Stay safe, and happy diving!
Obtaining your scuba certification is one of the most important steps on your journey to become a scuba diver. Those people who are interested in obtaining their scuba certification often wonder how much it costs to get their scuba certification. Unfortunately, there is no set answer to this question.
The truth is, the cost of scuba certification varies from state to state, and even company to company. Different instructors and companies have varying rates for certification courses, and they also vary on what is included with the cost of the course. Additionally, depending on where you choose to take your scuba certification course you may be required to have your own scuba gear. Some places, however, will have gear available for you to use.
The main costs you will incur when going for your scuba certification usually include pool diving time, class time, certification dives, and gear costs. These can range anywhere from around $500-$750, all the way to $1,000-$1,500 and up. The scuba gear you choose is an important factor in determining total cost, as well as whether you choose to take group or private classes.
One of the easiest ways to figure out how much you will be looking at to obtain your scuba certification is to visit our directory to find a local company in your state that provides scuba certification training. That way, you can find a local company and contact them to determine how much they charge and what gear you will be required to have for the course.
Stay safe, and happy diving!
Legally, you do not have to be certified to scuba dive. However, most dive shops will not take you out for dives or rent equipment to you without a Scuba Certification Card.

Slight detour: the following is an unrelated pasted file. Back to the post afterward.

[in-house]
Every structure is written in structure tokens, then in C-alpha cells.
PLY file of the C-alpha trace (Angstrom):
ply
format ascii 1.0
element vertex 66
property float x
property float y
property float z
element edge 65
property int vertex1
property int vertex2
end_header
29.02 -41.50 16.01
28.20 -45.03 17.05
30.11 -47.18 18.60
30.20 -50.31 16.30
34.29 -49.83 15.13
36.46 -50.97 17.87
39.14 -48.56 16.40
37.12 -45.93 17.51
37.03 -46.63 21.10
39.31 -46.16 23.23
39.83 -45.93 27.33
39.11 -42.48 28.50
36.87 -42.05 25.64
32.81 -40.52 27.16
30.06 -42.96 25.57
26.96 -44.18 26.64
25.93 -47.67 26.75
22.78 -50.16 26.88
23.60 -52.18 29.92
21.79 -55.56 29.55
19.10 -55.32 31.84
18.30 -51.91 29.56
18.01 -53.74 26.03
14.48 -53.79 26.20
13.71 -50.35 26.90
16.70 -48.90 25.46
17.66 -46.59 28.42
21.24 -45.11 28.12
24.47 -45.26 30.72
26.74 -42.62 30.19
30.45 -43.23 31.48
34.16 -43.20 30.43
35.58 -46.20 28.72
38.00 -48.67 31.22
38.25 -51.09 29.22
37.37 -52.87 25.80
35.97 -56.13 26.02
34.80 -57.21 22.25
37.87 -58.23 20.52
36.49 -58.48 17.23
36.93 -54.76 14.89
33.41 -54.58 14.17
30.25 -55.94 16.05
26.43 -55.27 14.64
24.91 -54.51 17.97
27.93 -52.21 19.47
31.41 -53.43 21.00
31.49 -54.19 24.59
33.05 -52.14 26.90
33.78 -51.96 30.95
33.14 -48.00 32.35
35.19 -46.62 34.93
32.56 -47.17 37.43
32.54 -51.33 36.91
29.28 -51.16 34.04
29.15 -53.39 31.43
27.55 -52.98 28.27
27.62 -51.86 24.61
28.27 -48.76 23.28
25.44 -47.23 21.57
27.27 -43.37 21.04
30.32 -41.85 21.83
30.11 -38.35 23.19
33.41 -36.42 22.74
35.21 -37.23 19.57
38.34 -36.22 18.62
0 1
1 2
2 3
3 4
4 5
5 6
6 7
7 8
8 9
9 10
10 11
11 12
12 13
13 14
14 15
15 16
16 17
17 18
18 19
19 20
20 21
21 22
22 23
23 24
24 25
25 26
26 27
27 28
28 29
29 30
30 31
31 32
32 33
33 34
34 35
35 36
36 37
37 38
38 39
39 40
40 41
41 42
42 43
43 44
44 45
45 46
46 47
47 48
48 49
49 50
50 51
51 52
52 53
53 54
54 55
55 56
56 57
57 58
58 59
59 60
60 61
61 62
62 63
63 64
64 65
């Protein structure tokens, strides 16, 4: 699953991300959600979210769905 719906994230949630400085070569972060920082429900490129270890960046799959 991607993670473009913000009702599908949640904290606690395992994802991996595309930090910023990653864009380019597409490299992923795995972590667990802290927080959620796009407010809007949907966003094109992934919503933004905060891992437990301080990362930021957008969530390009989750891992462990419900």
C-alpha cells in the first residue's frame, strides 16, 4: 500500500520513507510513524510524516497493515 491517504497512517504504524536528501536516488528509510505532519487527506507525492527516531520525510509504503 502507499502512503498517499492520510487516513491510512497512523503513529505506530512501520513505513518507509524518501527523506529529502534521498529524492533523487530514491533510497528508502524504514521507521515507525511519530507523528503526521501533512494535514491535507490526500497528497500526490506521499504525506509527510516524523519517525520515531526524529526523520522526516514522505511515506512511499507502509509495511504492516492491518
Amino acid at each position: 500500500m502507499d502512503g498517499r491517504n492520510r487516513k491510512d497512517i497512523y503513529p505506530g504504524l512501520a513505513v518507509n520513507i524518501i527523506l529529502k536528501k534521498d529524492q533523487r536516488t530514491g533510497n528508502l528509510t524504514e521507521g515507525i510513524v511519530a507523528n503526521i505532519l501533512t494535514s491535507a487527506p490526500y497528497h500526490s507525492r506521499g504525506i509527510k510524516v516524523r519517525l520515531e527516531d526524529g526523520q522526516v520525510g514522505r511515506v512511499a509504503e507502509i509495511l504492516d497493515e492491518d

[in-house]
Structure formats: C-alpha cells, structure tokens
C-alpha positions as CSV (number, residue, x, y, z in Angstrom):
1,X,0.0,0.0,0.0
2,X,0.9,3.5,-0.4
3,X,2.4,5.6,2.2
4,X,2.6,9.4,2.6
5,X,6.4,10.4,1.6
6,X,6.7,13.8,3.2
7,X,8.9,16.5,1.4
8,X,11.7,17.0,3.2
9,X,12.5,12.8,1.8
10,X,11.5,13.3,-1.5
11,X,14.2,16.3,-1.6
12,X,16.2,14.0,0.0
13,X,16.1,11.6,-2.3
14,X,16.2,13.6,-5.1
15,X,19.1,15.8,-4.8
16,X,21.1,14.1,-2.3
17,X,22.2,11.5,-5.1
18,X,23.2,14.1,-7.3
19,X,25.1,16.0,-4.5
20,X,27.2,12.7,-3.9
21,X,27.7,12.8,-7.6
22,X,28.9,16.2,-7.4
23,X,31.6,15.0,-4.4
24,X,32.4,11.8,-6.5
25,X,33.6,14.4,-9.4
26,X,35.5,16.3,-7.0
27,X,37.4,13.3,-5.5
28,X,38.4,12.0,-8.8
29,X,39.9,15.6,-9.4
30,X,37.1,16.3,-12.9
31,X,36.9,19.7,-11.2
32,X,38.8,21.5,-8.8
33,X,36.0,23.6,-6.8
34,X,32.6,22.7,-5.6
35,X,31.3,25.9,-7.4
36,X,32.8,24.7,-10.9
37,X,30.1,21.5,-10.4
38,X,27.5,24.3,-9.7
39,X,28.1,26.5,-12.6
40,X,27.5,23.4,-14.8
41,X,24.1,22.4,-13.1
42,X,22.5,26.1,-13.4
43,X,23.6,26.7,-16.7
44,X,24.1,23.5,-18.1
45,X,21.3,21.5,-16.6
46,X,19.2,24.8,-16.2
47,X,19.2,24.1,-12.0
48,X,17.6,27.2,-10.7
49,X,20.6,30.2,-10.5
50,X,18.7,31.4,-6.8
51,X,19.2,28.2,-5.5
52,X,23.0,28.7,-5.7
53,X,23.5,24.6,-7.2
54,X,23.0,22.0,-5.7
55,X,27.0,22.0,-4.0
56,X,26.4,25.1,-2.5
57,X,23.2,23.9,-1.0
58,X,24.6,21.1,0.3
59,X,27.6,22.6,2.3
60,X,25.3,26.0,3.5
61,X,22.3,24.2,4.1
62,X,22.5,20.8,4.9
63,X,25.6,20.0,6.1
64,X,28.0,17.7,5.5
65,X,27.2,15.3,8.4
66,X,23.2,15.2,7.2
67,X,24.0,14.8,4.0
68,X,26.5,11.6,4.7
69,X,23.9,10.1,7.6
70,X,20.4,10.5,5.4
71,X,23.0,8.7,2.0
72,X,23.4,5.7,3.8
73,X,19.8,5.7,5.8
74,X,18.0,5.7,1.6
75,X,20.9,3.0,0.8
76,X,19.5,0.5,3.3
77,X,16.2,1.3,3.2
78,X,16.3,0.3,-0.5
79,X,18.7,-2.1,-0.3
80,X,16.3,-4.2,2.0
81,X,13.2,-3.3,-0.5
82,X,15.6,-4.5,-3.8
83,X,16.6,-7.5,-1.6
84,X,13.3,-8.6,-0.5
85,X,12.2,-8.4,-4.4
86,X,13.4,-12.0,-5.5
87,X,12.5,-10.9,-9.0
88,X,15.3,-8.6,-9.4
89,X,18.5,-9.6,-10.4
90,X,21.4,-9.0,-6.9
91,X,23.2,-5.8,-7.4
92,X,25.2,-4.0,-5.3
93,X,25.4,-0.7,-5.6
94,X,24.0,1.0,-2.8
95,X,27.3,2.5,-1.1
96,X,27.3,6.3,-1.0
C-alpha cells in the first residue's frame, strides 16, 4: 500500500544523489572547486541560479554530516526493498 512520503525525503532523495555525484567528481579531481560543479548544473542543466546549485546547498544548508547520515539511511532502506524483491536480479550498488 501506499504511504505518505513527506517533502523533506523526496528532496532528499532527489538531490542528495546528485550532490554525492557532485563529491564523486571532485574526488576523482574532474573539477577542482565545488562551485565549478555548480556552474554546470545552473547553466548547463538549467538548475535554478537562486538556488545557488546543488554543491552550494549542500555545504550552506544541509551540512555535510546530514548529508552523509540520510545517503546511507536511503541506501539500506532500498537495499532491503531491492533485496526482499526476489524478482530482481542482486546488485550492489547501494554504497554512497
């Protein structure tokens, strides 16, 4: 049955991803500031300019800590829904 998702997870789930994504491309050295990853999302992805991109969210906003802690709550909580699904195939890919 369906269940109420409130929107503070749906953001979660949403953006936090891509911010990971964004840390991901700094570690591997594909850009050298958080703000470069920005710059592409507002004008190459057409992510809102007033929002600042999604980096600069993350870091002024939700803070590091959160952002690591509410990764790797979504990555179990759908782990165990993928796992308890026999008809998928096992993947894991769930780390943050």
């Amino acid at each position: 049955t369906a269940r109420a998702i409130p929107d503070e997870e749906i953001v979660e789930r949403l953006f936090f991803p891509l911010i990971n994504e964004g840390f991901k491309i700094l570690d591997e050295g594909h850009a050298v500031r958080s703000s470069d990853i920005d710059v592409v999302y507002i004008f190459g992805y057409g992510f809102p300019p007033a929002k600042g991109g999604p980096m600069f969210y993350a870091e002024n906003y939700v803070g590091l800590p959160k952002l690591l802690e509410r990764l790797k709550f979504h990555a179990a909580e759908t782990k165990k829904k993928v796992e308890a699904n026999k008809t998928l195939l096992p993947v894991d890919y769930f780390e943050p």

However, there are a number of options for those who do not wish to obtain a Scuba Certification and who will only be diving on occasion.
There are many organizations that offer “introductory” scuba courses. You will not receive a scuba certification from these courses, but you will be able to dive under the supervision of an instructor after passing a basic diving skills test and learning some basic diving safety. The availability of these programs vary from organization to organization.
In any case, it is always a safe bet to take a scuba diving course to get yourself acquainted with diving, to maintain your personal safety, and to see if getting your Scuba Certification is something you wish to pursue.
The debate over the sport or hobby status of scuba diving has been ongoing for many years.
Most people consider scuba diving to be a hobby but there is no debate that scuba is a difficult, physical activity. However, because there are no spectators and generally no competitors, most consider diving to be a recreational activity. People have said that scuba is something you do on vacation, not something that is a sport.
Professional divers, enthusiasts, and other serious divers would argue differently. Scuba can be extremely physically demanding, and can even result in death if divers are not careful. Divers often have a competitive nature, comparing bottom time (how long the divers were down), gas consumption rates, and the number of dives they have been on. Divers even work in teams. Sounds like most sports, doesn’t it?
Overall, the classification of scuba as a sport or recreational activity comes down to a personal level. It is up to each diver to decide whether they approach scuba diving as a sport or as a hobby.
In our opinion, scuba is both a sport and a hobby, much like many other activities that can be analyzed in the same way.
Have you ever heard someone curse Scuba Steve’s name in anger? Surely you were left with the question, “Who is Scuba Steve?”
Scuba Steve is a fictional character/toy from the Adam Sandler movie, “Big Daddy.”
Adam Sandler made up the Scuba Steve toy, but is based on a real toy Sandler had when he was young. The toy? Diver Dan.
Scuba Steve is a running joke throughout the film, and plays a key role in a few important scenes.
In the film, Sandler’s character, Sonny, is trying to get his adopted son, Julian, to take a bath and study. Sonny dressed up like Scuba Sam, Scuba Steve’s father, and encourages Julian to do those things so he can become a member of The Scuba Squad.